indoor air quality

Improving the Indoor Environment

By Thomas A. Westerkamp  

Rising scrutiny of indoor environments' impact on health and safety has increased the pressure on managers. Developments in two areas in particular — paints and fire safety — have seen the most activity in recent years.

Paints and Coatings

Studies by the U.S. Environmental Protection Agency (EPA) reveal that indoor air quality is three times more hazardous to health than outdoor air quality. Older paints continue to release toxins long after they are applied and dried, contributing to such problems. Environmental awareness has resulted in new regulations and new technological developments in paints.

These advances include all phases of paints, from strippers and primers to finishes. Developments include paints that offer low and no volatile organic compounds (VOC), resulting in more durable, more cost-effective paints that are better for the environment. Managers can find multiple benefits in their paint investments, including the following:

• easier application and cleanup, lowering job costs

• lower toxins that even benefit those with allergies and chemical sensitivity

• anti-microbial

• better performance characteristics

• low or no hazardous fumes

• can be applied in occupied rooms

• no groundwater or ozone contaminants

• easy cleanup with soap and water.

These new paints come in three categories: natural, low VOC, and no VOC. Natural paints are made from water, plant oils and resins, plants and minerals. Water-based natural paints are odorless, while oil-based paints have citrus- or essential-oil fragrance.

Zero-VOC paints include any paint with 5 grams per liter (g/l) or less VOCs. Finishes include flat primers, interior latex and enamels, as well as varnish replacements. Colorants or fungicides can increase VOCs, in the 10 g/l range, which is still very low.

Fire Safety

Statistics on the causes of fires rank arson, improper material storage, and failure to properly dispose of flammable material in a timely manner as the top three fire causes in commercial buildings.

Using these statistics, managers are looking for significant gains in crucial areas: improved door and window hardware, state-of-the-art locks and other security devices; ordering only as much materials as needed to minimize inventory costs; providing improved fireproof lockers for flammable materials; ensuring access to complete material safety data sheets; improved signage; and providing for well-designed and annually maintained fire and smoke dampers. These measures can reduce risk, cut material and insurance costs, and lower loss.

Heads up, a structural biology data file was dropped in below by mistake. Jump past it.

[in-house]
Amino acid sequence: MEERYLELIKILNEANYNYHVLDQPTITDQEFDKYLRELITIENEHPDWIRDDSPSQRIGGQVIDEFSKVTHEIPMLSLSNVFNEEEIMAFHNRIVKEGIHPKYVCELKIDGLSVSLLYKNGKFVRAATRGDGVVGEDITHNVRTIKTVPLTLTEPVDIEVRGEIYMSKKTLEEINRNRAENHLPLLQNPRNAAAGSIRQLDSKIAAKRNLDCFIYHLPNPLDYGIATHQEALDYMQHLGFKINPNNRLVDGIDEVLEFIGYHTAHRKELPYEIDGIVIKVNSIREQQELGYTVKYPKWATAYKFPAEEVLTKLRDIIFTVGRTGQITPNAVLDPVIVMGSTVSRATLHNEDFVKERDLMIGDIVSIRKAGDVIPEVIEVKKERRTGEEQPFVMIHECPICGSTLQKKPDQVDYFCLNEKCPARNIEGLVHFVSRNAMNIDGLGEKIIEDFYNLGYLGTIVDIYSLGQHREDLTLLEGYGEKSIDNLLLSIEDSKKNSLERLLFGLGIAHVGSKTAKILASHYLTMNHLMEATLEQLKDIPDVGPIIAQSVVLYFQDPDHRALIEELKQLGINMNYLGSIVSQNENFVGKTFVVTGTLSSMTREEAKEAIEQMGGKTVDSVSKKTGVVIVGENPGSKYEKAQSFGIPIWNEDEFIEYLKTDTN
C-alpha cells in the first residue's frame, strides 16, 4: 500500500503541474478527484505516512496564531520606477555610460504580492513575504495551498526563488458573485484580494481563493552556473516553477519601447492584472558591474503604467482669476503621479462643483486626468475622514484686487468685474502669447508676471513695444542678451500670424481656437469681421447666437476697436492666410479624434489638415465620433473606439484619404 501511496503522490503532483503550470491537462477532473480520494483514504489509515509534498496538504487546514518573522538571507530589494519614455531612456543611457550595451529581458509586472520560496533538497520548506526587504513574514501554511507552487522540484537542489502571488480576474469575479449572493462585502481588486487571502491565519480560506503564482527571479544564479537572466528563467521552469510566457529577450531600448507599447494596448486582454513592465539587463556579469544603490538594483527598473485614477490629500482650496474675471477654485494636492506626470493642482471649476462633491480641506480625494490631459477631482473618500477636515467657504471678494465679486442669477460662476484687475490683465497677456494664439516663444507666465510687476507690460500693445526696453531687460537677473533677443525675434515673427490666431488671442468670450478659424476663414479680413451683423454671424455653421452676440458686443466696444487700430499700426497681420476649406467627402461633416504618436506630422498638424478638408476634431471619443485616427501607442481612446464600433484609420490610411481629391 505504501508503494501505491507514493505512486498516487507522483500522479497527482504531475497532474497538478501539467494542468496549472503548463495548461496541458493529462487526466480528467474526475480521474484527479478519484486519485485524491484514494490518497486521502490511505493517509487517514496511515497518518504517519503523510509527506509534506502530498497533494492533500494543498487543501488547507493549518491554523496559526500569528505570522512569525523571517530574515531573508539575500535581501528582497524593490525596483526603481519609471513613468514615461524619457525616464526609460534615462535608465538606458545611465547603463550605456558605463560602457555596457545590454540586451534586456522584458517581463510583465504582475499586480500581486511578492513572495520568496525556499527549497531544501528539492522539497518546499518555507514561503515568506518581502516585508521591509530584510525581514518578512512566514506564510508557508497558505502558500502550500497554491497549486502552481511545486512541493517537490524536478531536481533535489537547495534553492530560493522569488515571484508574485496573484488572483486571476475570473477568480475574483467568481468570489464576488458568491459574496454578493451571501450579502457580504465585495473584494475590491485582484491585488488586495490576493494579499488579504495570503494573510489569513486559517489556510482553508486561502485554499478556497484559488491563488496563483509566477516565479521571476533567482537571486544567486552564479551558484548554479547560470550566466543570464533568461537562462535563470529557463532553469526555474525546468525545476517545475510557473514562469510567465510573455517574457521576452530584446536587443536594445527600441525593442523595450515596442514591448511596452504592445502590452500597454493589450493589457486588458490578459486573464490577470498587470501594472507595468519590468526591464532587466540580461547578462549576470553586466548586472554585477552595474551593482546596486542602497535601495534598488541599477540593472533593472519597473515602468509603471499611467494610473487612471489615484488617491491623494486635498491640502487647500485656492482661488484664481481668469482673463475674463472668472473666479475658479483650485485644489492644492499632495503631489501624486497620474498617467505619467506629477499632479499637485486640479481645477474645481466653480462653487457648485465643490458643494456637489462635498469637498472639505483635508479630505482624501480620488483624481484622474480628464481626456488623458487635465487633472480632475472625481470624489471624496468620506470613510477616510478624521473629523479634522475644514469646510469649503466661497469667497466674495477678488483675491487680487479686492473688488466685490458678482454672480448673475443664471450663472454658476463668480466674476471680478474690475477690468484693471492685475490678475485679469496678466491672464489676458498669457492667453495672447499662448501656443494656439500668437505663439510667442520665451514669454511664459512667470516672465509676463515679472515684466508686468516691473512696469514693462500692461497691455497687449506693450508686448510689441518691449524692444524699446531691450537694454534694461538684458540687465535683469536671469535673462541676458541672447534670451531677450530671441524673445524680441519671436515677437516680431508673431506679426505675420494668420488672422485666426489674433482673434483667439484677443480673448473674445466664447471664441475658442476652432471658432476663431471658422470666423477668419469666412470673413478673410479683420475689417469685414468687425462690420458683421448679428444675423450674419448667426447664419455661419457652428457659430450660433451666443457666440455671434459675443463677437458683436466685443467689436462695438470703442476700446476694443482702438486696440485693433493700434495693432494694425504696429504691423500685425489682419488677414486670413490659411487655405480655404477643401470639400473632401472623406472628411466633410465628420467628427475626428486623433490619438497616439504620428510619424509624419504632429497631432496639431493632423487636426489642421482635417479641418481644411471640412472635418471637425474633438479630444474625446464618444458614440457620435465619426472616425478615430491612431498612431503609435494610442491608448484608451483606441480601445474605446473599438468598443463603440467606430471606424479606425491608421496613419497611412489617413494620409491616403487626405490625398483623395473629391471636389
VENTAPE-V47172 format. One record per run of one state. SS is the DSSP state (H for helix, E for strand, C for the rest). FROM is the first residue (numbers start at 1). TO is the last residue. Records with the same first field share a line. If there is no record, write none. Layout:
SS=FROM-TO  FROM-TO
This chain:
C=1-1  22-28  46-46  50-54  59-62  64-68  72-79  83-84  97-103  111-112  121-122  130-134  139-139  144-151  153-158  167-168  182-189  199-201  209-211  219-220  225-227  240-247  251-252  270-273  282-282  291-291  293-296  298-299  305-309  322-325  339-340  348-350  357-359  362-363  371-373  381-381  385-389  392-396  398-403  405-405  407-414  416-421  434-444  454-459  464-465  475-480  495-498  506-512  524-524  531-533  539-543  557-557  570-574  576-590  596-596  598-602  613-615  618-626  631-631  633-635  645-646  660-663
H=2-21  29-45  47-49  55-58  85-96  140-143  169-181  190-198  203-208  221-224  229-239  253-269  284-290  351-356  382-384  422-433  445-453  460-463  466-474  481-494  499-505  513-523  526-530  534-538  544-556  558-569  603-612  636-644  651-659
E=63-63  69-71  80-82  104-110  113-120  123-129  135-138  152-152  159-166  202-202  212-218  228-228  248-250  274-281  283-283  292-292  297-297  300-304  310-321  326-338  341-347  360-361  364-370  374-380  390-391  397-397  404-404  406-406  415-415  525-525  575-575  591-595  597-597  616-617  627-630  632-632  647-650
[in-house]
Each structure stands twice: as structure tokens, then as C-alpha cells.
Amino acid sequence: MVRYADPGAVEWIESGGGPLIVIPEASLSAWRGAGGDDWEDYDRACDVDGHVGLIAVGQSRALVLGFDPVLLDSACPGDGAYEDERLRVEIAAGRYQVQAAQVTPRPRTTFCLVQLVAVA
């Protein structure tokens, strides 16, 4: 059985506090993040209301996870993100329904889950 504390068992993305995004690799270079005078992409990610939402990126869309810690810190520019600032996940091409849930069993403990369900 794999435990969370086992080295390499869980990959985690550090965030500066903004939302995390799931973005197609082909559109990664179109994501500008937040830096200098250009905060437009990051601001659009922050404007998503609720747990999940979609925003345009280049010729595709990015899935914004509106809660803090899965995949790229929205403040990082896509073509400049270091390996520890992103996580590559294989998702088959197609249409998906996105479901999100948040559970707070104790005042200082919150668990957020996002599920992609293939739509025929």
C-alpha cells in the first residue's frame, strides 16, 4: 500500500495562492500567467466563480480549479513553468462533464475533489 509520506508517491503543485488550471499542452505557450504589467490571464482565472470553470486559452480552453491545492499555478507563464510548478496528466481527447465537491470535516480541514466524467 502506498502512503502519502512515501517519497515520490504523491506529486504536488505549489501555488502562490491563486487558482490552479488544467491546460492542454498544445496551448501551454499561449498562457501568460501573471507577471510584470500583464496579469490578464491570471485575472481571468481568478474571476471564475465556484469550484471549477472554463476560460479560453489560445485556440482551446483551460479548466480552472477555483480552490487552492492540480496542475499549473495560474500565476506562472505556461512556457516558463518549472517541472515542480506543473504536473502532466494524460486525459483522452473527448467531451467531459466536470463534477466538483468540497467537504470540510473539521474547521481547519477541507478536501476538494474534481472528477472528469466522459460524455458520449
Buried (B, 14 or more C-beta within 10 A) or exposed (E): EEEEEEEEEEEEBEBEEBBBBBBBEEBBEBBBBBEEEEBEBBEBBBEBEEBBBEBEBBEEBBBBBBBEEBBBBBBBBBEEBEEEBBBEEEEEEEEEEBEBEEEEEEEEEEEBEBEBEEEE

— Thomas A. Westerkamp



Contractors & Distributors

American Fire Sprinkler Association

Firestop Contractors International Association

Insulation Contractors of America

International Association of Professional Security Consultants

National Association of Fire Equipment Distributors

National Fire Sprinkler Association

National Insulation Association

Painting & Decorating Contractors of America

Security Hardware Distributors Association


Accessibility Equipment Manufacturers Association

American Architectural Manufacturers Association

Automatic Fire Alarm Association

Builders Hardware Manufacturers Association (BHMA)

Composite Lumber Manufacturers Association

Door & Access Systems Manufacturers Association

Door Hardware Institute

International Firestop Council

International Sign Association

National Elevator Industry Inc.

North American Insulation Manufacturers Association

Resilient Floor Covering Institute




Codes, Regulations & Standards

Access Board

Acoustics Society of America

ASTM International

American Society of Healthcare Engineering

American Institute of Architects

International Code Council

The Joint Commission

National Fire Protection Association (NFPA)

National Institute of Building Sciences

Paints and Coatings Resource Center

Underwriters Laboratories

U.S. Department of Justice

U.S. Environmental Protection Agency

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  posted on 5/1/2008   Article Use Policy

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